On Friday, Stuart Miller, the CEO of Lennar (NYSE:LEN) went on CNBC to respond to fraud allegations made by Barry Minkow and Fraud Discovery Institute. But did he really respond? Do you feel he is being transparent? Or is he creating more lies in response to the damaging report?
You be the judget. Here’s the transcript of the relevant portion of the interview:
Well specifically, Lennar did spin off a joint venture with Calpers in 2007 – LandSource – which is a development in Valencia, California. Now it went into bankruptcy last year. This is one of the things they’re citing in these allegations and Calpers lost about a billion dollars. Minkow is alleging fraud in that deal. How do you respond to that?
That deal has been vetted both in the press and it’s been looked at pretty carefully. The fact is it’s a premier parcel of land that has gotten caught up in the market downturn that I don’t think anybody predicted would be as severe as it’s been. At the end of the day it’s a venture where all venture partners lost – and, have lost – and we continue to try to find ways to maximize value in a venture that is today in bankruptcy, as you noted.
But there have been no allegations by Calpers against you, is that correct?
There have been no allegations of fraud from anyone except for Minkow in this instance where he represents an angry litigant.
Now this litigant has filed a couple of lawsuits against you, one of them you told me was dropped, the other one is still in litigation. Why are they after you so much?
Well first, one of them wasn’t dropped. It was actually dismissed. It was thrown out. And we have subsequently filed litigation in Florida against this litigant who has been trying to extort money from the company, and he’s been using the litigation process, and we have alleged in our lawsuit that he is using every means to try to extort money where he’s not being successful in the litigation process.
Given that, though, Mr. Miller, as soon as this news hit this morning many of the analysts out there on Wall Street said, “Well we’ve always been skeptical of Lennar’s joint ventures.” They didn’t want to give any credence to what this report was saying, but they did say, “You know, we always take everything with a grain of salt.” Why are – why is the Street so skeptical citing lack of transparency in your disclosures to the SEC?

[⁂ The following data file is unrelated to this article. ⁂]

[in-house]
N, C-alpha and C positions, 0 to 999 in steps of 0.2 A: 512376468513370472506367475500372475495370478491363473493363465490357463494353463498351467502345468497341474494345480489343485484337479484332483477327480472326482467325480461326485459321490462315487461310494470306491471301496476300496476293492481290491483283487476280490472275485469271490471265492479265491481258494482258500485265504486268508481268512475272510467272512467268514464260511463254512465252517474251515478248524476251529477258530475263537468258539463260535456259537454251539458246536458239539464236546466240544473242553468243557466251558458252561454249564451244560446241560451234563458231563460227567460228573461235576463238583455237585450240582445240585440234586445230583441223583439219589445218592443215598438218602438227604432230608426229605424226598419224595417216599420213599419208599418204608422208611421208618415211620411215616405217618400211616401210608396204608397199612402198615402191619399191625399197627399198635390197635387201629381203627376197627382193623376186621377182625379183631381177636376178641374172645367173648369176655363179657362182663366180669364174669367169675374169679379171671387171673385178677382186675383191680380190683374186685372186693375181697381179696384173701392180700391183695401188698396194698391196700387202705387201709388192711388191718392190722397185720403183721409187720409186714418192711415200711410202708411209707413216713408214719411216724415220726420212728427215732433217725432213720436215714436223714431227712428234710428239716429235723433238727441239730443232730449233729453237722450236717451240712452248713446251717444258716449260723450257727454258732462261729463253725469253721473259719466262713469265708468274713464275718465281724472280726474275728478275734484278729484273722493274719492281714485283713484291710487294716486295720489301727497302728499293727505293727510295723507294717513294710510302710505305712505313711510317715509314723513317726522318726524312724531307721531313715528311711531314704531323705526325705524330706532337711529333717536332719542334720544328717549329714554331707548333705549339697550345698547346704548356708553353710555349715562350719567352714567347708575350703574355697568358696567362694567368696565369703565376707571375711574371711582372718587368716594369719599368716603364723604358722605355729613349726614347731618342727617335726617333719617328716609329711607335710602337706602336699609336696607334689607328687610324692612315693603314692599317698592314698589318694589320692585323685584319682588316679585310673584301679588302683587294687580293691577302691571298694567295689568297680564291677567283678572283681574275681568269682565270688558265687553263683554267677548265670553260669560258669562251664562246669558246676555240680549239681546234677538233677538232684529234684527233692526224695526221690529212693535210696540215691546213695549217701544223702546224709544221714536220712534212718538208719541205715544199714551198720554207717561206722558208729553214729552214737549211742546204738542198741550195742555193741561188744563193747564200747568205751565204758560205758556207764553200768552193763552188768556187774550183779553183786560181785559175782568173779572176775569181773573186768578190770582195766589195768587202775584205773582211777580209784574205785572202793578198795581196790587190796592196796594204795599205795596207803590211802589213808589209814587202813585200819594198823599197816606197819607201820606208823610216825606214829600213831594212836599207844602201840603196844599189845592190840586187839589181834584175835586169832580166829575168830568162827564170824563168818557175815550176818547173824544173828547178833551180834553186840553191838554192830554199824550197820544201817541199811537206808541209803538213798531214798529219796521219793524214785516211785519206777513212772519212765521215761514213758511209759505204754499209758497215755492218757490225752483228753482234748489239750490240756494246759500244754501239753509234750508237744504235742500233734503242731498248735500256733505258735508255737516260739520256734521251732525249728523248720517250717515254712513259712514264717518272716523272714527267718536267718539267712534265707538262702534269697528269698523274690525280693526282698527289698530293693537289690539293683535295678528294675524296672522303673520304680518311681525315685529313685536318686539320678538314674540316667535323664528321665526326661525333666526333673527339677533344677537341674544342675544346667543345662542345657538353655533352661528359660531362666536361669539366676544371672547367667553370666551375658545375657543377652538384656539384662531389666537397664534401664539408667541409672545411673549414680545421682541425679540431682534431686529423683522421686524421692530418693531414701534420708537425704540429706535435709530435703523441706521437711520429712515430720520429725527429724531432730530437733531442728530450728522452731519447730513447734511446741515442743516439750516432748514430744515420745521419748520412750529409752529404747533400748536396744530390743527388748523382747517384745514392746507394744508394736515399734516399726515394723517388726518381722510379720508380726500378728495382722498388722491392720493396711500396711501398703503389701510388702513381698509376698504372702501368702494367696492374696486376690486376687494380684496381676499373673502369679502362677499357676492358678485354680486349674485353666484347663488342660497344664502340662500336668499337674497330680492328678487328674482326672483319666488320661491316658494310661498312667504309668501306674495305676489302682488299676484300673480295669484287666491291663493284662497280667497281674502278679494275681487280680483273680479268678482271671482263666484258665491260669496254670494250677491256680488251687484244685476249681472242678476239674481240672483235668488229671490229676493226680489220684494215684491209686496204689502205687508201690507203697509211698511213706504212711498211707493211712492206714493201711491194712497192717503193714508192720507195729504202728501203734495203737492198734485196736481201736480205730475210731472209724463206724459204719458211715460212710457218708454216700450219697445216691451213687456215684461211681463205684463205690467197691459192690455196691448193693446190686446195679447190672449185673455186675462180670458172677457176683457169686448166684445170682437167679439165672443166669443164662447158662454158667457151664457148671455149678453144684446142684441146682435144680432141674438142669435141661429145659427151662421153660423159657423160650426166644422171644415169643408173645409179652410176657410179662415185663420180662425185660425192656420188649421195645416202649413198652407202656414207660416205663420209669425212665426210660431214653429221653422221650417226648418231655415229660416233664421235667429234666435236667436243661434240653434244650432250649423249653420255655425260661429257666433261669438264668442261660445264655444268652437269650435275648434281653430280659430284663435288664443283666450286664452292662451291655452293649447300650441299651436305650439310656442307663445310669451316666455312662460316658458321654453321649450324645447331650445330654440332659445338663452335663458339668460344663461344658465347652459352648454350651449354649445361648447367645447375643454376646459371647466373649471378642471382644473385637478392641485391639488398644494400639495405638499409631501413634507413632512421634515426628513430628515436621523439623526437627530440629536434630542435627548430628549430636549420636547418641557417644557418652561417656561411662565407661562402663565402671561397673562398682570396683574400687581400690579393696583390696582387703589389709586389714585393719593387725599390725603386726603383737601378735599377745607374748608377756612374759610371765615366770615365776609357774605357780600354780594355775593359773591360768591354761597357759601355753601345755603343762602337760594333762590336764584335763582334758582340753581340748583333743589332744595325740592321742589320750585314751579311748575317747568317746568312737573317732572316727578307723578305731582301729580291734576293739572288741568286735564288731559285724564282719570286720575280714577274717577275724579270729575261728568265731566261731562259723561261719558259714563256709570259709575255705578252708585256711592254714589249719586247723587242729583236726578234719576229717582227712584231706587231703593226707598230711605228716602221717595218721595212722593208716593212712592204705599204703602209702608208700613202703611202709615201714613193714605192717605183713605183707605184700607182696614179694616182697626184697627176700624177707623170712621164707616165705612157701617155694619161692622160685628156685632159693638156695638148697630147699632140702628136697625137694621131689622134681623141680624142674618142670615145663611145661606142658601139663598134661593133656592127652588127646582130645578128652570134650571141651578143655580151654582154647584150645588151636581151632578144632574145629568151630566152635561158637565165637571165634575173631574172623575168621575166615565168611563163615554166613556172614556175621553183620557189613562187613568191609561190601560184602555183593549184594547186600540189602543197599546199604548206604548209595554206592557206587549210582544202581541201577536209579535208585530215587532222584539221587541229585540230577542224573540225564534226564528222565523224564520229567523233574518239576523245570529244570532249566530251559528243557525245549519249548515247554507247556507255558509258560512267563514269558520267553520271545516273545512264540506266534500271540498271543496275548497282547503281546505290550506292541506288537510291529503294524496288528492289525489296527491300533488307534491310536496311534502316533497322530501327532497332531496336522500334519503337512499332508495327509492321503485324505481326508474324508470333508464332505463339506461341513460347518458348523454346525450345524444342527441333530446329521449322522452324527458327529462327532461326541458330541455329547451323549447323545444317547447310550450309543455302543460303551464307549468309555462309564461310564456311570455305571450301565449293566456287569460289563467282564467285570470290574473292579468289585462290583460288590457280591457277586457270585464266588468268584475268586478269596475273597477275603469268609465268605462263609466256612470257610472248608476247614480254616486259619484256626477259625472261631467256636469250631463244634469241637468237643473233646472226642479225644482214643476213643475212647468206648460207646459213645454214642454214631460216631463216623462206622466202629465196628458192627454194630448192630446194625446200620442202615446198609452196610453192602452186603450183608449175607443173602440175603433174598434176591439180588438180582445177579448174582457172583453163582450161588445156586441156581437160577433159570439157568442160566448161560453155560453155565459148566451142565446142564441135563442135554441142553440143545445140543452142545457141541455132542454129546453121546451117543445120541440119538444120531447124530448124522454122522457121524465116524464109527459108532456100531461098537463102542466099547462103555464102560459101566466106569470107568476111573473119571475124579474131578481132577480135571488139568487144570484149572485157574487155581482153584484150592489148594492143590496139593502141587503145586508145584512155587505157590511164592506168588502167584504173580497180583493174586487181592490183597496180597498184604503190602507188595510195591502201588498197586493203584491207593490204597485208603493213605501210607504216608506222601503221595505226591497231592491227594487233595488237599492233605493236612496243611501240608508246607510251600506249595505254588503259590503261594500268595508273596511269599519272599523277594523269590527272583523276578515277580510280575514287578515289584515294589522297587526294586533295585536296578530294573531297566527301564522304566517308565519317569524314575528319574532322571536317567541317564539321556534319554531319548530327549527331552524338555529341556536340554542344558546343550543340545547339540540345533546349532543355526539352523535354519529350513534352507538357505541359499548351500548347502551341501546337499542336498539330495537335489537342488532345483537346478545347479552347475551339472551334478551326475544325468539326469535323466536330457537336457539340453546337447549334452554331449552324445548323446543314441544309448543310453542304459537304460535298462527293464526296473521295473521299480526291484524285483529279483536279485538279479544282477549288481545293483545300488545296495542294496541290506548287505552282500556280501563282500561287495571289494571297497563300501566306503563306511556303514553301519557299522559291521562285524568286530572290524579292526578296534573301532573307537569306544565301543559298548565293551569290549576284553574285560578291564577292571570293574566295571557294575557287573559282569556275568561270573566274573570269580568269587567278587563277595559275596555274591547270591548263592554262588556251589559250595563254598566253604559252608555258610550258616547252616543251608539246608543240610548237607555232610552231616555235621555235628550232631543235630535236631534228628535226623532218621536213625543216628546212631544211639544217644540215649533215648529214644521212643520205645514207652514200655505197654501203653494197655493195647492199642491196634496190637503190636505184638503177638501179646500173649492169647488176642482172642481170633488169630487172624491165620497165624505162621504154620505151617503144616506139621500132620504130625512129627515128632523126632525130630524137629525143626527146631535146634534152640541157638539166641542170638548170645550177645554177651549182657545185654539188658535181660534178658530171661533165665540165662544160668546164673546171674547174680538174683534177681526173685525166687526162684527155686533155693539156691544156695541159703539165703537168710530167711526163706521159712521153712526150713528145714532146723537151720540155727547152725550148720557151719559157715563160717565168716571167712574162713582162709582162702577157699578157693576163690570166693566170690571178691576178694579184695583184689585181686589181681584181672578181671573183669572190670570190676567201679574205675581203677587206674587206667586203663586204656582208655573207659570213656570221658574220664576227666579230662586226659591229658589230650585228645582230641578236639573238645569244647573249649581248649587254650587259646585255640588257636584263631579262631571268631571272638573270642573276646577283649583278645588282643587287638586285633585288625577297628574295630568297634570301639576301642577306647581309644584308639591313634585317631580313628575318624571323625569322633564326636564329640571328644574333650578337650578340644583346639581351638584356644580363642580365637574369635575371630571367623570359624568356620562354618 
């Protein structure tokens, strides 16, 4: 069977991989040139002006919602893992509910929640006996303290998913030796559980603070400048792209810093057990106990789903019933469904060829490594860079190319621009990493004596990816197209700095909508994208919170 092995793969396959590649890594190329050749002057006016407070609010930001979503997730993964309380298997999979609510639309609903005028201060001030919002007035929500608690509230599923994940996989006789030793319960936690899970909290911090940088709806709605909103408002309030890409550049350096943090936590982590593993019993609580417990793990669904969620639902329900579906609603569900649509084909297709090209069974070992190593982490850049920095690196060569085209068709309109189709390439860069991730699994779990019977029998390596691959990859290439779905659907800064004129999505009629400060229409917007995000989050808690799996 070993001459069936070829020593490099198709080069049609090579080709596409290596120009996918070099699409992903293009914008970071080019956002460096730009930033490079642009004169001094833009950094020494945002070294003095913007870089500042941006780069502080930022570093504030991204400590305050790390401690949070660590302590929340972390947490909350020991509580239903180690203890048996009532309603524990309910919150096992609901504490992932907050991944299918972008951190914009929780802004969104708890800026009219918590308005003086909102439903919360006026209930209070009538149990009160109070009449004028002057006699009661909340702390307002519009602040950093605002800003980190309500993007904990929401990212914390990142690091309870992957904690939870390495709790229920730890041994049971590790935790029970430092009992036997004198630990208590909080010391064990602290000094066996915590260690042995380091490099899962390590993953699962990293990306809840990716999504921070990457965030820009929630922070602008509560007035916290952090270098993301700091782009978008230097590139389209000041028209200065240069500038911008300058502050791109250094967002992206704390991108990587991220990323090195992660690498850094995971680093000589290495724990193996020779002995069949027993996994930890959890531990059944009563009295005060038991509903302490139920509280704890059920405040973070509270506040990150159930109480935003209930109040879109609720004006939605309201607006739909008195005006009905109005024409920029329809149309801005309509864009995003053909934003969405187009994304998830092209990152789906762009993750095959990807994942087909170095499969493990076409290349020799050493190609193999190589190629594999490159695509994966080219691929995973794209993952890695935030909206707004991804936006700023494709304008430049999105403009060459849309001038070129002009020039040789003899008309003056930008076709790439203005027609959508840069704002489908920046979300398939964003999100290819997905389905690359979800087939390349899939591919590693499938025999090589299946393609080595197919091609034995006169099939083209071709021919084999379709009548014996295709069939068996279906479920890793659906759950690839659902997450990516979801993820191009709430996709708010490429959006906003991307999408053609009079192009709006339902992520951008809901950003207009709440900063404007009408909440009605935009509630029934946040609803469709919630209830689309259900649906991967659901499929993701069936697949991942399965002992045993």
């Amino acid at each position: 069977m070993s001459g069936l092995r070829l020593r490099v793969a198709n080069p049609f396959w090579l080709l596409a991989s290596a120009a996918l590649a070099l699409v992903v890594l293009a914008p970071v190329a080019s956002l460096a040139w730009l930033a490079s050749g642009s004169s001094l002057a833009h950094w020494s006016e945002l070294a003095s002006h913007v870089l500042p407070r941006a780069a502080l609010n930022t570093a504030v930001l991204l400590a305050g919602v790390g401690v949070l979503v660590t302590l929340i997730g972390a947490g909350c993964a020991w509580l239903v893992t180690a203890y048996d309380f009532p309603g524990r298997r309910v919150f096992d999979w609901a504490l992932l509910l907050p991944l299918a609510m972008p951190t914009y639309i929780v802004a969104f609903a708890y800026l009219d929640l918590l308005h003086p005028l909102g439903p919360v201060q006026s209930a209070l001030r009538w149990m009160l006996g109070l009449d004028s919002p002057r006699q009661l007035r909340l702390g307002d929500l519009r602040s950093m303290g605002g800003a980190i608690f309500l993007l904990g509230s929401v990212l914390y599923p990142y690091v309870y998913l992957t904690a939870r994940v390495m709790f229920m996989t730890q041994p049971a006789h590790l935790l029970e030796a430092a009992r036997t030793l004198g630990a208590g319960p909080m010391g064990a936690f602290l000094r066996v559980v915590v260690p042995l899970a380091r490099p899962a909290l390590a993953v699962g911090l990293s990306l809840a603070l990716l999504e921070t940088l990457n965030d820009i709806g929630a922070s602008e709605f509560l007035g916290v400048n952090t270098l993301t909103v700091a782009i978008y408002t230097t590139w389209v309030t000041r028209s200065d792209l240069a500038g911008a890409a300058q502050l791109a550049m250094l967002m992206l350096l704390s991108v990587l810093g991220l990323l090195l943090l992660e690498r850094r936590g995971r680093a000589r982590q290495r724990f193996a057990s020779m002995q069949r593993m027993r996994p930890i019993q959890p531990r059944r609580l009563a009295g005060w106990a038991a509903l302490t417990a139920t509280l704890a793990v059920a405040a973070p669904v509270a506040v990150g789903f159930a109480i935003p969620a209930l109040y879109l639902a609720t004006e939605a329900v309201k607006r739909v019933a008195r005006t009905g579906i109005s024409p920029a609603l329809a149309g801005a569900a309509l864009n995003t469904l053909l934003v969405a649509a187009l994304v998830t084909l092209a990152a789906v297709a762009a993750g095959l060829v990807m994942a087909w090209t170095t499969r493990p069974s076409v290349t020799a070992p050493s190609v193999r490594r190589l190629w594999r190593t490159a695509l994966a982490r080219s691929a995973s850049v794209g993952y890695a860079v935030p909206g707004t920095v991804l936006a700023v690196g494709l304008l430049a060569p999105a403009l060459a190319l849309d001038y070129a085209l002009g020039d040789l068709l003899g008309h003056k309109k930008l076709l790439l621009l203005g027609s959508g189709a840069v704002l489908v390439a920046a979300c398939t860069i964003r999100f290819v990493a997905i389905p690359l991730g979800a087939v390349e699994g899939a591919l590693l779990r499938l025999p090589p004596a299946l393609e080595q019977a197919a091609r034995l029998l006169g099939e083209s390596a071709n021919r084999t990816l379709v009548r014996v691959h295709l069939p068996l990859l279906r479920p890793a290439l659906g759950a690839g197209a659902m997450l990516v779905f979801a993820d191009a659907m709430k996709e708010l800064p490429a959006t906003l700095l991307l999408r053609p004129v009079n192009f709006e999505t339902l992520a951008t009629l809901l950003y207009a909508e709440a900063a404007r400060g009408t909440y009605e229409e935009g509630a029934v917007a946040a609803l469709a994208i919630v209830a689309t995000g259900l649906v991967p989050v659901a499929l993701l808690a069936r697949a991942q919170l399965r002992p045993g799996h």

Well there’s no question that throughout the past years, because we’ve done so many joint ventures and each one is so unique, it’s difficult to give the Street the kind of transparency that one would like to have if they were able to look at each one individually.
One analyst said he even had to “black box” Lennar, saying that you really couldn’t even tell anything.
Well I’m not really sure what black box means. We’ve had a pretty good relationship with all of the analysts on the Street and we’ve kept an open door with our investors as well. We’ve tried to give as much disclosure as possible. But we had almost 300 joint ventures at our peak. It’s now down over 60%. But the amount of disclosure that would have been required to sate the appetite of the many people that were asking would have just been too extensive and too voluminous.
And do you feel at this point that divesting yourself of these joint ventures, or spinning them off as you would, was that a result specifically of the downturn in the housing market or because of this concern over transparency.
Well I think it’s primarily derived from the downturn in the market. Many of the ventures started out to be optimistic about the land that was involved, and that land has been severely impaired and we’ve taken those impairments. And I might add parenthetically that in no instances have we used equity of one joint venture as collateral for debt of other ventures, as seems to be alleged in this circumstance. So the notion that the ventures are hiding some kind of a scheme to build up a balance sheet is just not true.